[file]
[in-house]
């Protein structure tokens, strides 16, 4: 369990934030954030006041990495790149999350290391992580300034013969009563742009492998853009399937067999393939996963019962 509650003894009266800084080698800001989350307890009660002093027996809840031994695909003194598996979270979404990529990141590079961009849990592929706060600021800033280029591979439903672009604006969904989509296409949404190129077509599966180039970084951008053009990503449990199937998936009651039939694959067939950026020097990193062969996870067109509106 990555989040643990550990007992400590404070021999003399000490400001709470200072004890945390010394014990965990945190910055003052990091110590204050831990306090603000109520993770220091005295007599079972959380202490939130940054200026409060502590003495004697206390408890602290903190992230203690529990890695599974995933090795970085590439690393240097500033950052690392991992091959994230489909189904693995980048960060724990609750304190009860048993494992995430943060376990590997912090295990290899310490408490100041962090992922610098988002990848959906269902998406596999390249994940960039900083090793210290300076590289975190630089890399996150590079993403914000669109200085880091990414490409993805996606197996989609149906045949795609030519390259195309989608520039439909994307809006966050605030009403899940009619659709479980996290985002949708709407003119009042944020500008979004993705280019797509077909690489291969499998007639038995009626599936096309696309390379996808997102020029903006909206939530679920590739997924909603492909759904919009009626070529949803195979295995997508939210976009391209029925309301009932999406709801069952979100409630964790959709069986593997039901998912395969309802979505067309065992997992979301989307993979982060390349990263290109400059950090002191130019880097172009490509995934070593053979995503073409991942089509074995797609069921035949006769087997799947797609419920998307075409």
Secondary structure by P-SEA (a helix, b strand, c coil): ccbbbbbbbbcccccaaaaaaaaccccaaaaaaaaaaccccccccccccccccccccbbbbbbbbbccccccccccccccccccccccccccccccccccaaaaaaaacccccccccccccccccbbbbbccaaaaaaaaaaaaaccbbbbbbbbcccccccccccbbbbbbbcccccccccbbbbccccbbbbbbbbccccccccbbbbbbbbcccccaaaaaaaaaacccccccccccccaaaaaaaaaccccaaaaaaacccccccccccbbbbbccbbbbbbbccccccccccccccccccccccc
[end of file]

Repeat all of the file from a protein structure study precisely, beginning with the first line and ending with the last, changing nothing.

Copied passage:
[in-house]
């Protein structure tokens, strides 16, 4: 369990934030954030006041990495790149999350290391992580300034013969009563742009492998853009399937067999393939996963019962 509650003894009266800084080698800001989350307890009660002093027996809840031994695909003194598996979270979404990529990141590079961009849990592929706060600021800033280029591979439903672009604006969904989509296409949404190129077509599966180039970084951008053009990503449990199937998936009651039939694959067939950026020097990193062969996870067109509106 990555989040643990550990007992400590404070021999003399000490400001709470200072004890945390010394014990965990945190910055003052990091110590204050831990306090603000109520993770220091005295007599079972959380202490939130940054200026409060502590003495004697206390408890602290903190992230203690529990890695599974995933090795970085590439690393240097500033950052690392991992091959994230489909189904693995980048960060724990609750304190009860048993494992995430943060376990590997912090295990290899310490408490100041962090992922610098988002990848959906269902998406596999390249994940960039900083090793210290300076590289975190630089890399996150590079993403914000669109200085880091990414490409993805996606197996989609149906045949795609030519390259195309989608520039439909994307809006966050605030009403899940009619659709479980996290985002949708709407003119009042944020500008979004993705280019797509077909690489291969499998007639038995009626599936096309696309390379996808997102020029903006909206939530679920590739997924909603492909759904919009009626070529949803195979295995997508939210976009391209029925309301009932999406709801069952979100409630964790959709069986593997039901998912395969309802979505067309065992997992979301989307993979982060390349990263290109400059950090002191130019880097172009490509995934070593053979995503073409991942089509074995797609069921035949006769087997799947797609419920998307075409």
Secondary structure by P-SEA (a helix, b strand, c coil): ccbbbbbbbbcccccaaaaaaaaccccaaaaaaaaaaccccccccccccccccccccbbbbbbbbbccccccccccccccccccccccccccccccccccaaaaaaaacccccccccccccccccbbbbbccaaaaaaaaaaaaaccbbbbbbbbcccccccccccbbbbbbbcccccccccbbbbccccbbbbbbbbccccccccbbbbbbbbcccccaaaaaaaaaacccccccccccccaaaaaaaaaccccaaaaaaacccccccccccbbbbbccbbbbbbbccccccccccccccccccccccc